In today’s competitive landscape, every percentage point counts. Even for big brands like Choice, their CFO David White says the company is “not happy with the price points [OTAs] want.” If large multinationals are feeling the pinch, it’s a sure bet to say that independents are too.
Phocuswright’s 2015 report on the independent hotel market reveals that in Europe, OTAs and third party platforms represent 74% of online bookings for independent hotels, while chains receive 62% of their bookings through OTAs. With that level of reliance on OTAs and the growing control OTAs have in the relationship, it’s no wonder that hoteliers are seeking an alternative.
It’s important to note that no one wants or expects to cut OTAs out of the picture entirely, although the push for direct bookings is making them nervous. Instead, hoteliers are seeking a fairer relationship, with a more proportional amount of bookings going through third party sites and lower commission rates.
What Can Independents Do to Drive Direct Bookings?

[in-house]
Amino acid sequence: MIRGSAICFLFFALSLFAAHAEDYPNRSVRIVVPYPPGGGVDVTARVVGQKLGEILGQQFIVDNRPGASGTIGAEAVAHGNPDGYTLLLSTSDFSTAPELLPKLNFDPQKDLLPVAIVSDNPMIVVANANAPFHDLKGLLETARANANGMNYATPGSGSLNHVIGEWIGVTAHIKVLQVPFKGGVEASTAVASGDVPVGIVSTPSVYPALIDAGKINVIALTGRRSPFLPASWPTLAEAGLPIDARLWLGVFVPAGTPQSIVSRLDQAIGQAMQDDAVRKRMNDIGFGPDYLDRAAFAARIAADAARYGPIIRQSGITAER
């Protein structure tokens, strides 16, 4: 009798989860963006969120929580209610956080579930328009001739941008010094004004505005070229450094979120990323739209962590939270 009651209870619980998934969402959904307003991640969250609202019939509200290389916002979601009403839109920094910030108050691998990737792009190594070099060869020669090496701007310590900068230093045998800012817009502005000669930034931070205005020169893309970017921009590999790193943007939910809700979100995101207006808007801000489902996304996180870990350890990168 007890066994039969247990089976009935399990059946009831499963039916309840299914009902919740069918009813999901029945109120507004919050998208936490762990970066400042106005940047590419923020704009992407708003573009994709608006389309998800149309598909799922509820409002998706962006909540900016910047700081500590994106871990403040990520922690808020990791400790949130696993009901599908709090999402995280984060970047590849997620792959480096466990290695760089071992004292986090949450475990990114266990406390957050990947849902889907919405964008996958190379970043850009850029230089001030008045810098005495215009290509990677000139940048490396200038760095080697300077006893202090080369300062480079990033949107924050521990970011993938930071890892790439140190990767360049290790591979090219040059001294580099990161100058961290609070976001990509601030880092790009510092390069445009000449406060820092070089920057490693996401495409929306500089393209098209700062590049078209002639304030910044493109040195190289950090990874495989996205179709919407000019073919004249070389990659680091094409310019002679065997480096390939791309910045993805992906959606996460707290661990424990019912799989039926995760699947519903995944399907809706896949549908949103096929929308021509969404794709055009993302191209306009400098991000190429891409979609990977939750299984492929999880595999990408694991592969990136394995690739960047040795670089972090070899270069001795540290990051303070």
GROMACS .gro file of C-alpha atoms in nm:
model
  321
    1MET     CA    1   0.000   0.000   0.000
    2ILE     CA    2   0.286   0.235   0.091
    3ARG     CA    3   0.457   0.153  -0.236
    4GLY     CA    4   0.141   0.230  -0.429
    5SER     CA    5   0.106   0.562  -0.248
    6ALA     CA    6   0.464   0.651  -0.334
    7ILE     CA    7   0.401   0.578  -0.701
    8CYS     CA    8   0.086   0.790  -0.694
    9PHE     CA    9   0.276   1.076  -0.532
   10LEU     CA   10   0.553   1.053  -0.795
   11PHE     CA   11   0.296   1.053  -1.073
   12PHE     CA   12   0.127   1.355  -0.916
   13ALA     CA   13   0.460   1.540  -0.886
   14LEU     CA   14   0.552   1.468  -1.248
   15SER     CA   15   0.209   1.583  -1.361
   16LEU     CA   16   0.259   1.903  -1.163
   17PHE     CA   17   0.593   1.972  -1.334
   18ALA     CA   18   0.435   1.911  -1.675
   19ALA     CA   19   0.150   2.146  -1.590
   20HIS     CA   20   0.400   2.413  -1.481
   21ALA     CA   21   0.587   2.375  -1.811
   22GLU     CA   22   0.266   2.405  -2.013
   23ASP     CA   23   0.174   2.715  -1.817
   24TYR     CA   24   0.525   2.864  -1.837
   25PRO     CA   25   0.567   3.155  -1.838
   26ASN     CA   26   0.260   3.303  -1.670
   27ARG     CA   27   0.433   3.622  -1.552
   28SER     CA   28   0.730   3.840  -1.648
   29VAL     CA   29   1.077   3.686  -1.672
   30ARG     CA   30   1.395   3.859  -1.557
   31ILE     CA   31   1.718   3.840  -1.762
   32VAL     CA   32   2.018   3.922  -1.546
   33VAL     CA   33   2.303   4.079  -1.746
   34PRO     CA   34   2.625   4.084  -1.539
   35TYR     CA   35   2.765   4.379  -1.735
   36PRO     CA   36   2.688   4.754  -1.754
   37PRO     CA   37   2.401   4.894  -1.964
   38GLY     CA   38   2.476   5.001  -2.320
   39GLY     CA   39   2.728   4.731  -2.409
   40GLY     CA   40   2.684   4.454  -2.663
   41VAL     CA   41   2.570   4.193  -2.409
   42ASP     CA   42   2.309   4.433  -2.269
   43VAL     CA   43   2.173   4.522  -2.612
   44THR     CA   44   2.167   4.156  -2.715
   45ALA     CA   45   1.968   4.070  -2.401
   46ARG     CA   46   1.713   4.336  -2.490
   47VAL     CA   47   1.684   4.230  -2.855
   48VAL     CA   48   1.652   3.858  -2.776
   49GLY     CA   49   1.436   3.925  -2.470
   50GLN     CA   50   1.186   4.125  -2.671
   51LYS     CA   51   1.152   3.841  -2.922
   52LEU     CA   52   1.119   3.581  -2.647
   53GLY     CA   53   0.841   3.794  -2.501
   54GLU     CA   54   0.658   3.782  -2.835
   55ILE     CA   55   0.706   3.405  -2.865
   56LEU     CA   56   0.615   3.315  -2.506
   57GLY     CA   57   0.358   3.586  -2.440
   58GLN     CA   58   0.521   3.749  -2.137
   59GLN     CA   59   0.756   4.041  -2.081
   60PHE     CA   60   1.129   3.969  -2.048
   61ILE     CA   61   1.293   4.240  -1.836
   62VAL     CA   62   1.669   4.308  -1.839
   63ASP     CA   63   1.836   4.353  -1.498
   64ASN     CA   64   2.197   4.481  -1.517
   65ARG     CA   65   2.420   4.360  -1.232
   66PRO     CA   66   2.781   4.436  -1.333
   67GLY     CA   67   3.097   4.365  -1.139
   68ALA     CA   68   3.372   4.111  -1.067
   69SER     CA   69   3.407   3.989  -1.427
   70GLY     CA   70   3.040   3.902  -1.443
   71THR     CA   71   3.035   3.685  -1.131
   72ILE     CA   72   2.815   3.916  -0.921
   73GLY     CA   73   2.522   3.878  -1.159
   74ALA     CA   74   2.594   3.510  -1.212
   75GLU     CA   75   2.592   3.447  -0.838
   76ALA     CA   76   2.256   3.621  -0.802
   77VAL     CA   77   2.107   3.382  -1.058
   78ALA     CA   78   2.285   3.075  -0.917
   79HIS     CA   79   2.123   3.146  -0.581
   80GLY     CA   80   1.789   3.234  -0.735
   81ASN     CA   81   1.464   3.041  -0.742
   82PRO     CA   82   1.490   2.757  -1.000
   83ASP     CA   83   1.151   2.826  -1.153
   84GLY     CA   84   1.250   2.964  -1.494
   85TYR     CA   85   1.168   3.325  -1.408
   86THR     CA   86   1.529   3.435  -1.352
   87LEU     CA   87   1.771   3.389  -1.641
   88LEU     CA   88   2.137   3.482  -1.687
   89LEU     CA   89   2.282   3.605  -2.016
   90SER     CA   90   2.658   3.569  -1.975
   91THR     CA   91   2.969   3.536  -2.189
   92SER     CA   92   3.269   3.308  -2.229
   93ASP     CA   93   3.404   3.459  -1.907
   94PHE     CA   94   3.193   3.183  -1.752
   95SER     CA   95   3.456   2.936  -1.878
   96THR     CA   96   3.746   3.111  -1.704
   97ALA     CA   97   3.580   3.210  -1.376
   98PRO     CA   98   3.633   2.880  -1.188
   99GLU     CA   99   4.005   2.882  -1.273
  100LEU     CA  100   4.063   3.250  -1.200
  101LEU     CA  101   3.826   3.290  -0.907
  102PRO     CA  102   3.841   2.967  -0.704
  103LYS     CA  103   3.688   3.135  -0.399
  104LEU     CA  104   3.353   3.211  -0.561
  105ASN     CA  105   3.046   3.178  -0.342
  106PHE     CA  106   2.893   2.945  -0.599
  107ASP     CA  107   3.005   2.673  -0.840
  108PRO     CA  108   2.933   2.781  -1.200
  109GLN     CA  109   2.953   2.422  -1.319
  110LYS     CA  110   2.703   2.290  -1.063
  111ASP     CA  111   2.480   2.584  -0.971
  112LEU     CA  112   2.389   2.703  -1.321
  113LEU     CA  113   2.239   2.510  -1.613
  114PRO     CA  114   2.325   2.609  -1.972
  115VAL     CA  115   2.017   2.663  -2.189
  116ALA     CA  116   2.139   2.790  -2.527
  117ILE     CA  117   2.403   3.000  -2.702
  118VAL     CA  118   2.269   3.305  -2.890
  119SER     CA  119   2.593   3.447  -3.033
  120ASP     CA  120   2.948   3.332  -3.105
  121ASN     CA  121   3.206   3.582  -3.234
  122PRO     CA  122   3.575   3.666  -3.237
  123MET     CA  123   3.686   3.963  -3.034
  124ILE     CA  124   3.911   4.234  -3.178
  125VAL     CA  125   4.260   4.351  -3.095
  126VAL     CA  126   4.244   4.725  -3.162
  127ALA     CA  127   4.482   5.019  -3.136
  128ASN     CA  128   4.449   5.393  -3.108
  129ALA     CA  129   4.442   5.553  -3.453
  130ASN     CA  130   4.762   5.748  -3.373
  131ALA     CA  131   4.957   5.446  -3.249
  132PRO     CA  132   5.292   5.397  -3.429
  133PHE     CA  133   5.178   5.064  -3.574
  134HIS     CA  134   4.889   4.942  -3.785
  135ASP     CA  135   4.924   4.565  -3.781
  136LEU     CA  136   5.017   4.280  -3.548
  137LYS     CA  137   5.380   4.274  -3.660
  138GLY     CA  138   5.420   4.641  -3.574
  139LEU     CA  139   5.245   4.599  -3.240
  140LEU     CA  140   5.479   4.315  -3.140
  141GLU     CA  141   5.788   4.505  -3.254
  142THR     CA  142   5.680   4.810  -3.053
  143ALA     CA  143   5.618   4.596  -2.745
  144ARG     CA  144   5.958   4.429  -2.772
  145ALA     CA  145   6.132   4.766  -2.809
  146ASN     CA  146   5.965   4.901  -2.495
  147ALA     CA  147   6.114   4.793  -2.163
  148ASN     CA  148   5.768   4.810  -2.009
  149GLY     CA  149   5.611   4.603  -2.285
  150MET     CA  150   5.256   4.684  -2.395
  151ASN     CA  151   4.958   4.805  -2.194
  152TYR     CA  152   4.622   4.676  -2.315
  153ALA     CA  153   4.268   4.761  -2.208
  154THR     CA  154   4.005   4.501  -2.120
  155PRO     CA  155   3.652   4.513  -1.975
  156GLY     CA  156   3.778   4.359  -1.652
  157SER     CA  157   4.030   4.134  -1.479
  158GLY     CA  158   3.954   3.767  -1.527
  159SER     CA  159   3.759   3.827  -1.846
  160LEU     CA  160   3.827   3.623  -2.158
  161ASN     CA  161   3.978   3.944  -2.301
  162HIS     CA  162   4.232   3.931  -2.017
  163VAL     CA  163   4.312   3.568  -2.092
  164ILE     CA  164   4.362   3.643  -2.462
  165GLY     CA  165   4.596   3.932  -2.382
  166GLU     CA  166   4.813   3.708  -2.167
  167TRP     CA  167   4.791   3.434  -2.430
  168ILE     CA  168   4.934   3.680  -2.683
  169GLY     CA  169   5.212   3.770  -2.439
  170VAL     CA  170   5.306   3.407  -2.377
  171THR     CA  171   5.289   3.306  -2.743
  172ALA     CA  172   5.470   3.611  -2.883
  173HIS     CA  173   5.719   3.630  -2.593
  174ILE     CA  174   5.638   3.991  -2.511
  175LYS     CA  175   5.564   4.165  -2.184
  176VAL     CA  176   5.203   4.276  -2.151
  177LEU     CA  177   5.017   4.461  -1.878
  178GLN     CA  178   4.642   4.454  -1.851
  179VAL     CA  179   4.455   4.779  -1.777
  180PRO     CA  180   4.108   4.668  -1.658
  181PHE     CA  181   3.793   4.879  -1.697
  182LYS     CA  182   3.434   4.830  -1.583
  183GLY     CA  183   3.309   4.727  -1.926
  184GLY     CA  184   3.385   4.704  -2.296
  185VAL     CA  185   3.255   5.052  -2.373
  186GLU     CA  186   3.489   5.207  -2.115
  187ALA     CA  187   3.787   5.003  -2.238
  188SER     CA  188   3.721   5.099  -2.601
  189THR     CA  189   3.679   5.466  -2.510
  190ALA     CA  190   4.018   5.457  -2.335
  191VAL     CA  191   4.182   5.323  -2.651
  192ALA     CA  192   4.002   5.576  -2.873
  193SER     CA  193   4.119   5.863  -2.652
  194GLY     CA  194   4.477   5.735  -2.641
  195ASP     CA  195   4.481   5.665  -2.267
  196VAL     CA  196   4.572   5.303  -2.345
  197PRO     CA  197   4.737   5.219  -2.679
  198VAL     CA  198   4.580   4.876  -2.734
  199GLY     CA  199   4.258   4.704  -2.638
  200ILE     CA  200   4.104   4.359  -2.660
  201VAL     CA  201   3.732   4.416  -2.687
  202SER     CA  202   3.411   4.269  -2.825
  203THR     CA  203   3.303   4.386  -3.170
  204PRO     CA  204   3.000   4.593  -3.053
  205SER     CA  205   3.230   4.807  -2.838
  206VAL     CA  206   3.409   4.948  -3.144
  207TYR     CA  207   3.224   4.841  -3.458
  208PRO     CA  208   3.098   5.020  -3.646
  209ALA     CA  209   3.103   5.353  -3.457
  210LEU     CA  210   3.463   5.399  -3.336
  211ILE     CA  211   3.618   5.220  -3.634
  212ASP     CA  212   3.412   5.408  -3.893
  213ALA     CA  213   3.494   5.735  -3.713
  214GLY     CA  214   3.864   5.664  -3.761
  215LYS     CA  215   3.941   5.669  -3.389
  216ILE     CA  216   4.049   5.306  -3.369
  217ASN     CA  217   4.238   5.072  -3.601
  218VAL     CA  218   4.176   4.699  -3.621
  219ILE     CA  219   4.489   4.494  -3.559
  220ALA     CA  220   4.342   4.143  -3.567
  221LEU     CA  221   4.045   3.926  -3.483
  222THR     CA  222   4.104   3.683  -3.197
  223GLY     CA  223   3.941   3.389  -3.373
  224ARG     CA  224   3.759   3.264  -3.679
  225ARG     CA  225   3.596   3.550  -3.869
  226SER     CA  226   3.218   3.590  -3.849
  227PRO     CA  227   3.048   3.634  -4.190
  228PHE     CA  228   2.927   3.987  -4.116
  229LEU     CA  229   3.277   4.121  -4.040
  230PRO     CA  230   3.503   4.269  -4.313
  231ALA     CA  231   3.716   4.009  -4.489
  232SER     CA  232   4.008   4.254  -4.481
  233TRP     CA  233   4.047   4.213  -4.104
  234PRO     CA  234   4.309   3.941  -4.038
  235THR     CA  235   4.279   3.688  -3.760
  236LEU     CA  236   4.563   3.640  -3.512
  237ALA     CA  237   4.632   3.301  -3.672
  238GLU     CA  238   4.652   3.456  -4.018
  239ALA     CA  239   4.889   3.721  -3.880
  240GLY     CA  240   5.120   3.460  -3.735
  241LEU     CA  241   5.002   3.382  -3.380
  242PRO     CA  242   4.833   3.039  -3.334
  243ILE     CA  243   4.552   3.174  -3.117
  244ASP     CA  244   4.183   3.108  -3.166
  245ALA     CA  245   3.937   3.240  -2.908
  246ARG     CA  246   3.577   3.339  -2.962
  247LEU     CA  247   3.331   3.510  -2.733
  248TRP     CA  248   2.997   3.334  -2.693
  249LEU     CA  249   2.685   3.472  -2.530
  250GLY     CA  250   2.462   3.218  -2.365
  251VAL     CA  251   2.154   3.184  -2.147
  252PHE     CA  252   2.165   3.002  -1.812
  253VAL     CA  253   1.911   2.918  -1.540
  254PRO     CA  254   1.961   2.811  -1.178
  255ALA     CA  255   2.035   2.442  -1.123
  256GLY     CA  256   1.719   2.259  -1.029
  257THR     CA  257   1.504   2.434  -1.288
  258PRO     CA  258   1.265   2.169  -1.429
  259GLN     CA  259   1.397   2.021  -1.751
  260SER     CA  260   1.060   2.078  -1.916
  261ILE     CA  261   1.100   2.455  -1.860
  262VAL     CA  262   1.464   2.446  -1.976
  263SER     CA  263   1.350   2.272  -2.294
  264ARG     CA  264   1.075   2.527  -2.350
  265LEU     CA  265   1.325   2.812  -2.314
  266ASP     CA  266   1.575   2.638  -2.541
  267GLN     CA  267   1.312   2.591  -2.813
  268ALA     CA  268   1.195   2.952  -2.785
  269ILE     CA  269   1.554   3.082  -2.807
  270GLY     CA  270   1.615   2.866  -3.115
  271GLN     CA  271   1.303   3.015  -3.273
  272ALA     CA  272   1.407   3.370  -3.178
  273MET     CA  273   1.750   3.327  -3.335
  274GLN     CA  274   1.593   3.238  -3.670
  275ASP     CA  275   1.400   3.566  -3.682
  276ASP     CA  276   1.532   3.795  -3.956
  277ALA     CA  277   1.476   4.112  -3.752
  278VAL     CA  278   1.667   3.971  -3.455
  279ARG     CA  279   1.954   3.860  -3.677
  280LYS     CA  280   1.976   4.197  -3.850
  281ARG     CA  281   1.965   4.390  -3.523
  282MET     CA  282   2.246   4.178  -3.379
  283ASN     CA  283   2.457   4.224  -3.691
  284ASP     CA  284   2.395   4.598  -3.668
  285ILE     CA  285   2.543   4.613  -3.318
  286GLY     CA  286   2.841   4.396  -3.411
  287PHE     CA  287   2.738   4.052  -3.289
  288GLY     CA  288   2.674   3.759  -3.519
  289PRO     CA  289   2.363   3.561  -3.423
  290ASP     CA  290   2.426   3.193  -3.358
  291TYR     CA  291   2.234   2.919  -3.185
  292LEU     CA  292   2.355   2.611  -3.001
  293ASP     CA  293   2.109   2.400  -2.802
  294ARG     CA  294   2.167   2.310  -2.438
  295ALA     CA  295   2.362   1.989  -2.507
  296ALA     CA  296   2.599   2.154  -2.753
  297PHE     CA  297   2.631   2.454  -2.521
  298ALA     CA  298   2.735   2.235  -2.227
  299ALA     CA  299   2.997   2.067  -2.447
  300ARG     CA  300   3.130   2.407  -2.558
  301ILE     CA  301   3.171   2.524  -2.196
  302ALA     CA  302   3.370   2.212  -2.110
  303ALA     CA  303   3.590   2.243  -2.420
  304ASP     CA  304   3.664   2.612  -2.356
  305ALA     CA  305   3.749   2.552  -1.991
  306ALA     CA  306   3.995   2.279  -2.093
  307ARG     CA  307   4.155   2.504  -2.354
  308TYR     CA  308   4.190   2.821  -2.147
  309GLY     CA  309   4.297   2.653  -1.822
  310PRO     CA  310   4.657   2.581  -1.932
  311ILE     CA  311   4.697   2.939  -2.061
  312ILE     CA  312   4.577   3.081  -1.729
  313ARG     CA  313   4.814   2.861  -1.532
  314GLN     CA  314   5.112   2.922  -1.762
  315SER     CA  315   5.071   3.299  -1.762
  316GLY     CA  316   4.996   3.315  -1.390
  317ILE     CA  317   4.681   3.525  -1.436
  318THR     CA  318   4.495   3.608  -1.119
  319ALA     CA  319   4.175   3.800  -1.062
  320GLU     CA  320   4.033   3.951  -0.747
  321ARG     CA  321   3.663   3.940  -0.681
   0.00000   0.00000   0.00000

So far, we’ve mainly addressed what branded properties are doing to combat OTAs and build their direct bookings. In most cases, what they’re doing is launching multi-million dollar ad campaigns, something that isn’t feasible for most independent hoteliers.
However, independent hoteliers can focus on their revenue management strategy and their book direct strategy. Paired, these will give your hotel an edge over your competitor set, let you take back control of your hotel’s profitability, and ultimately increase the lifetime value of the guest.
Here’s what independents can do to combat OTAs:
Develop a Smart Revenue Management Plan
- Start with pricing. Get this right before you tackle anything else!
- Truly flexible prices based on demand patterns
- Pricing per channel – one price does not fit all
- Beware of offer overload – do not have tariffs competing with each other
- After your prices are right, look to the world of non-pricing items – these include:
- Manage bookings per channel
- Usage of Stay Restrictions
- Implement Over-Booking Policy
- Review supplier contracts
- Set Up an Automated Revenue Management System – including:
- Date analysis
- Rate optimisation
- Rate shopper
- Forecasting and booking pace
One other note: